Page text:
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Around the Campfire: The Arts are NOT Extracurricular

Tip Number 10.

Make Good Art!

You might ask: How is a language arts connected to music and visual art?

Visual art via the craft of graphic design exists in the world everywhere we go. Music, too, is often in the background of our daily world, whether in a store or on TV.  Because both influence our daily lives, we should have a more active understanding of these two significant languages.

That’s right music and art are language!

Because music and visual art are significant branches of literacy., learning about music and art will not only help us understand, but also help us help us appreciate the arts we see on a daily basis. Learning the history of both disciplines can help us understand what we see and hear.

Our music classes concentrating on the history of music—especially in the classical and jazz era—to help students develop listening skills, an appreciation for appreciation. The historical background offers insight that, no matter the era, music brings community together. It can be daunting for a student to listen to music for half an hour that has no words. But the goal according to teacher extraordinaire, Taylor, is “to have my students enjoy music and know what they are listening too.” Our classes have a required writing element but this is always tailored developmentally. Writing about music ties the languages together through translation. The class format will not require reading, but it will require listening to music inside and outside of class.

Anyone familiar with Blackbird and Company curriculum and our philosophy, know that we promote the pencil work of handwriting from Kindergarten forward. Master teacher, Taylor, points out out that writing is a core to English, and that the the rules of phonics, for example, are presented to our students starting day one. Art on the other hand is not considered a core subject (though it should be) and most people want a free form class, want fun with crayons! Taylor agrees that free form art is important for play, but insists we need to teach skills of art-making, “We don’t just set a child down with high quality art supplies and watch them create amazing art.”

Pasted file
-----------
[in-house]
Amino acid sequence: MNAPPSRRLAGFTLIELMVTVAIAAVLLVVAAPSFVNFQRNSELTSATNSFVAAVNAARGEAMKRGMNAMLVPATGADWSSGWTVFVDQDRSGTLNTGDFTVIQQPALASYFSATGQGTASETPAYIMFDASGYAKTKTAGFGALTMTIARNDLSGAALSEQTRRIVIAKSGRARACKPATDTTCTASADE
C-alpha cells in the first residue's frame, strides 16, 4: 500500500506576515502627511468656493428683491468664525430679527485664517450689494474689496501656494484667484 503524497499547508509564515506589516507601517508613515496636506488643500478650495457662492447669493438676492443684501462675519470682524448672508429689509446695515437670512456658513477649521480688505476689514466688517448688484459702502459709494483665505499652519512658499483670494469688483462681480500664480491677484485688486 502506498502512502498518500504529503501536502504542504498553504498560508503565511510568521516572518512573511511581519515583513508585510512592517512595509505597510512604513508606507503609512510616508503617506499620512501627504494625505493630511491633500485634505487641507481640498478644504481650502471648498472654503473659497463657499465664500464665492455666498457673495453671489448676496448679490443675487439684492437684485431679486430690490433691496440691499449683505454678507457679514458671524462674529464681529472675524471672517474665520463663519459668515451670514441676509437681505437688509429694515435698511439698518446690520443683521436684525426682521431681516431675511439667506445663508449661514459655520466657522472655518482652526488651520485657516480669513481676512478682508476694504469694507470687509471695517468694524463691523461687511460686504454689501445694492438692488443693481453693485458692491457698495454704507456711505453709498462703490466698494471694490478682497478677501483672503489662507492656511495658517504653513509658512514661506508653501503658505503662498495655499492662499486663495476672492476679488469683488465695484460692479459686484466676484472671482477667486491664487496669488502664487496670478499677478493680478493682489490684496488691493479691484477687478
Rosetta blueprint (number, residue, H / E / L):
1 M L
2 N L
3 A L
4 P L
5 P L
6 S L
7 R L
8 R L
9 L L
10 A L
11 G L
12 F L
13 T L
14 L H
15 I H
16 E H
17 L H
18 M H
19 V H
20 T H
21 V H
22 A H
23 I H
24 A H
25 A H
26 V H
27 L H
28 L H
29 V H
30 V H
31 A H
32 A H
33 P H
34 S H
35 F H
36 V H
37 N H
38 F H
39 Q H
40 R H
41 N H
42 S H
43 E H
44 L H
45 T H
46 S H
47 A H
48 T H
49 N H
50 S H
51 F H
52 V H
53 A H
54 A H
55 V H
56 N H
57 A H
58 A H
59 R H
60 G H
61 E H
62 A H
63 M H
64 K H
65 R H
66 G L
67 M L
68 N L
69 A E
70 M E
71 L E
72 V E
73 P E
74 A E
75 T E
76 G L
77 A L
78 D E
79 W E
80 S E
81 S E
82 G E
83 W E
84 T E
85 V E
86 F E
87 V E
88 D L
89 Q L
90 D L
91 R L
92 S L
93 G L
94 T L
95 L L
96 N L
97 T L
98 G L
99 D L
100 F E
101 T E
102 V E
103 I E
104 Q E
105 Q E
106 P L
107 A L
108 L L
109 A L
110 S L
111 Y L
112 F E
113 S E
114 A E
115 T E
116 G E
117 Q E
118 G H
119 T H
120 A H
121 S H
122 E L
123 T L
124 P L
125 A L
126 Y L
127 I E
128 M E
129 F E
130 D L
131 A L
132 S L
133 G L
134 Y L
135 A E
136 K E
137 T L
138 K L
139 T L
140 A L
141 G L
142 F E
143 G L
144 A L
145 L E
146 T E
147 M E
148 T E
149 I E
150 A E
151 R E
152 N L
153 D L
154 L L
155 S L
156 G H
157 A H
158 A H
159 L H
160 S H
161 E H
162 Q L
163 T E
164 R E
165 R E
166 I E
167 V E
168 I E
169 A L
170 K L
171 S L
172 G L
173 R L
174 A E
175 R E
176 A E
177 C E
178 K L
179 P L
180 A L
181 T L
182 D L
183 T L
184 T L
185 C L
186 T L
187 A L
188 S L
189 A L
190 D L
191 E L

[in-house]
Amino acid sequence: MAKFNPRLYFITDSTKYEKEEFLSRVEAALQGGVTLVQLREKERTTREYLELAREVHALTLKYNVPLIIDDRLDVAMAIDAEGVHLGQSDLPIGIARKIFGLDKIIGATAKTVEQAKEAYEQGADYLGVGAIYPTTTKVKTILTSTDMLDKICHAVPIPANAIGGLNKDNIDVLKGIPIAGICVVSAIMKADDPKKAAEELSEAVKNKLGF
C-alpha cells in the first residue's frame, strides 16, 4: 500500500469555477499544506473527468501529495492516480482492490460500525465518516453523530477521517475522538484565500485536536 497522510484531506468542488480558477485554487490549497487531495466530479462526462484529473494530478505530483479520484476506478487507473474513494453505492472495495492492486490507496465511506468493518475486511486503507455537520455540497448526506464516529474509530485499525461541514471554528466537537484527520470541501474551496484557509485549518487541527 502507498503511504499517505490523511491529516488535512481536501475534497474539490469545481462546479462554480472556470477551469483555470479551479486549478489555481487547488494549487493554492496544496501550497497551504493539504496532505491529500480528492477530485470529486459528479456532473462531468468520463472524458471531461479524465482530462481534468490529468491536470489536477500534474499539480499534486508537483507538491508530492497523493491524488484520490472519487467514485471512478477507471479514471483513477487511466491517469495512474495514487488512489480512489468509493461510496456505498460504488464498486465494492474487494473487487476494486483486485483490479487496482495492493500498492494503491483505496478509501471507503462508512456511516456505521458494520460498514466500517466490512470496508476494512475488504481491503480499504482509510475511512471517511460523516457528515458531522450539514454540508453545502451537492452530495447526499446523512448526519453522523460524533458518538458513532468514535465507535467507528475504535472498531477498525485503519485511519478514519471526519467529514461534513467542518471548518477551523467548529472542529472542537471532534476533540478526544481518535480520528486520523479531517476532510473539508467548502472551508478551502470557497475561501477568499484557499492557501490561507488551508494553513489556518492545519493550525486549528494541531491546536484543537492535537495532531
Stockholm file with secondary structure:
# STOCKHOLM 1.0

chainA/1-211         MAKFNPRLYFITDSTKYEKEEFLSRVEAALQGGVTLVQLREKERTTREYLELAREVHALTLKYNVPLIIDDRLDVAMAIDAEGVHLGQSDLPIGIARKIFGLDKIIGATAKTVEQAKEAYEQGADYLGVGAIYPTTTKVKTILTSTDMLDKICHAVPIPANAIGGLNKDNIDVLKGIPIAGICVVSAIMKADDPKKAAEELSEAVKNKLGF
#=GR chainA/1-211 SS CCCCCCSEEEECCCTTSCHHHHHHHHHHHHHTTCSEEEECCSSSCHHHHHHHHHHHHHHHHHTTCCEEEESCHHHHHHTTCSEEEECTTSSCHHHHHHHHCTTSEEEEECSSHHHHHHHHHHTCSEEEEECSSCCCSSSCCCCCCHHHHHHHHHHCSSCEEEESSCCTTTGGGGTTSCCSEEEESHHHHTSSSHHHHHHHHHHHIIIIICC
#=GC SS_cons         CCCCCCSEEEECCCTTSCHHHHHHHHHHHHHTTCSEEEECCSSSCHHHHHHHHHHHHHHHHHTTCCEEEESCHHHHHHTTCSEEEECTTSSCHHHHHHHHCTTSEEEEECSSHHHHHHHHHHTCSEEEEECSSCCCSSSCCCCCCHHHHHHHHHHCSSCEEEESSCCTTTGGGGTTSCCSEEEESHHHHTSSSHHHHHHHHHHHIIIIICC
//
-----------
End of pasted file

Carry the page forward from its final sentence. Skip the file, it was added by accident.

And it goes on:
When students have a creative idea but lack the skills to bring shape to that idea, a state of frustration blankets the student.

There is a mechanics to art—a way to hold the pencil and how much pressure to apply. We are taught small finger movements to handwrite. In art we are taught to use the arm to assist in drawing a line as opposed to fingers. Wrist and arm movements can assist in making bigger lines. Learning the mechanics of art is skill learning.

Ultimately, writing is art making and so, what better pairing for an ELA curriculum than a study of music and visual art?

This year our Pages students have been learning art skills and techniques, settling down into the basic elements of art.

Students have had beautiful ideas inspired by the listening  skills and appreciation of music. They’ve gained the confidence to make beautiful, important work, that is authentically theirs.

Notice the connection between writing music and art?

Think s l o w i n g  down, actively observing, doing less but better, doing it well. Writing and music appreciation and art making—this all takes time.

It’s all important.

It’s individual work.

it’s your student’s IDEA.

The possibilities are endless.

Work from Pages online classes:

Story inspired by Vivaldi’s Winter movement:

Frosty silver snowflakes were drifting down from the skies. I was thrilled because we hardly ever have snow days in California. Everyone was super cold. Our teeth were chattering and our bodies were shivering, but we ran in excitement towards the small hill behind our houses. When we got to the top of the hill, we all fell on our backs in the snow and began to make snow angels. We moved our arms and legs side to side, while opening our mouths to taste the fresh falling snowflakes. After that, we decided to slide down the hill in our newly built sleds. There was a lot of laughter in the air.

Painting inspired by a five-week study of Paul Cézanne and engaging in the slow work of observation:

There are two more sessions of Pages online this school year.

Join the fun!

Make good art!